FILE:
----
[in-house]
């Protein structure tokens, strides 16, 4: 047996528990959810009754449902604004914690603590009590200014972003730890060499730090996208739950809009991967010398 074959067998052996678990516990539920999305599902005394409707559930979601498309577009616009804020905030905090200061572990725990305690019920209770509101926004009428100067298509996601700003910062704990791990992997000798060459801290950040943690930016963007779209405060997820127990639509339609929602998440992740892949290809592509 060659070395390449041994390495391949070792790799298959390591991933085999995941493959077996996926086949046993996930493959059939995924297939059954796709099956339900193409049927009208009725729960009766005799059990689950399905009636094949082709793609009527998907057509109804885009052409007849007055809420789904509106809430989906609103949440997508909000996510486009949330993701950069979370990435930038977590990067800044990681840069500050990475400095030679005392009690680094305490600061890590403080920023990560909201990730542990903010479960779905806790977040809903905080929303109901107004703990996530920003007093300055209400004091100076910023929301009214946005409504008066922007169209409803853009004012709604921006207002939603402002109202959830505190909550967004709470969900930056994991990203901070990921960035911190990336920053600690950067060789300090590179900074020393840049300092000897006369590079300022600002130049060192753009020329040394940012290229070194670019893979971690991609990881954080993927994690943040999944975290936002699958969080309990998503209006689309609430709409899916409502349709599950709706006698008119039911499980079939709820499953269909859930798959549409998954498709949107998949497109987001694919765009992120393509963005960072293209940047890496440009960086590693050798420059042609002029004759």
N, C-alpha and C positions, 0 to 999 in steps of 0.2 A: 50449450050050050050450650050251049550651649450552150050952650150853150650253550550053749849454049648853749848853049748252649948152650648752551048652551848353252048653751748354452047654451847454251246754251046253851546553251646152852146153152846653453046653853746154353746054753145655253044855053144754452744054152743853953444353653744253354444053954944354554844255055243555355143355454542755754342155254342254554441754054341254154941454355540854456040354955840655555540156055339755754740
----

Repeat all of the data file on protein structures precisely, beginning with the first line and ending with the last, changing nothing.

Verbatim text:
[in-house]
């Protein structure tokens, strides 16, 4: 047996528990959810009754449902604004914690603590009590200014972003730890060499730090996208739950809009991967010398 074959067998052996678990516990539920999305599902005394409707559930979601498309577009616009804020905030905090200061572990725990305690019920209770509101926004009428100067298509996601700003910062704990791990992997000798060459801290950040943690930016963007779209405060997820127990639509339609929602998440992740892949290809592509 060659070395390449041994390495391949070792790799298959390591991933085999995941493959077996996926086949046993996930493959059939995924297939059954796709099956339900193409049927009208009725729960009766005799059990689950399905009636094949082709793609009527998907057509109804885009052409007849007055809420789904509106809430989906609103949440997508909000996510486009949330993701950069979370990435930038977590990067800044990681840069500050990475400095030679005392009690680094305490600061890590403080920023990560909201990730542990903010479960779905806790977040809903905080929303109901107004703990996530920003007093300055209400004091100076910023929301009214946005409504008066922007169209409803853009004012709604921006207002939603402002109202959830505190909550967004709470969900930056994991990203901070990921960035911190990336920053600690950067060789300090590179900074020393840049300092000897006369590079300022600002130049060192753009020329040394940012290229070194670019893979971690991609990881954080993927994690943040999944975290936002699958969080309990998503209006689309609430709409899916409502349709599950709706006698008119039911499980079939709820499953269909859930798959549409998954498709949107998949497109987001694919765009992120393509963005960072293209940047890496440009960086590693050798420059042609002029004759």
N, C-alpha and C positions, 0 to 999 in steps of 0.2 A: 50449450050050050050450650050251049550651649450552150050952650150853150650253550550053749849454049648853749848853049748252649948152650648752551048652551848353252048653751748354452047654451847454251246754251046253851546553251646152852146153152846653453046653853746154353746054753145655253044855053144754452744054152743853953444353653744253354444053954944354554844255055243555355143355454542755754342155254342254554441754054341254154941454355540854456040354955840655555540156055339755754740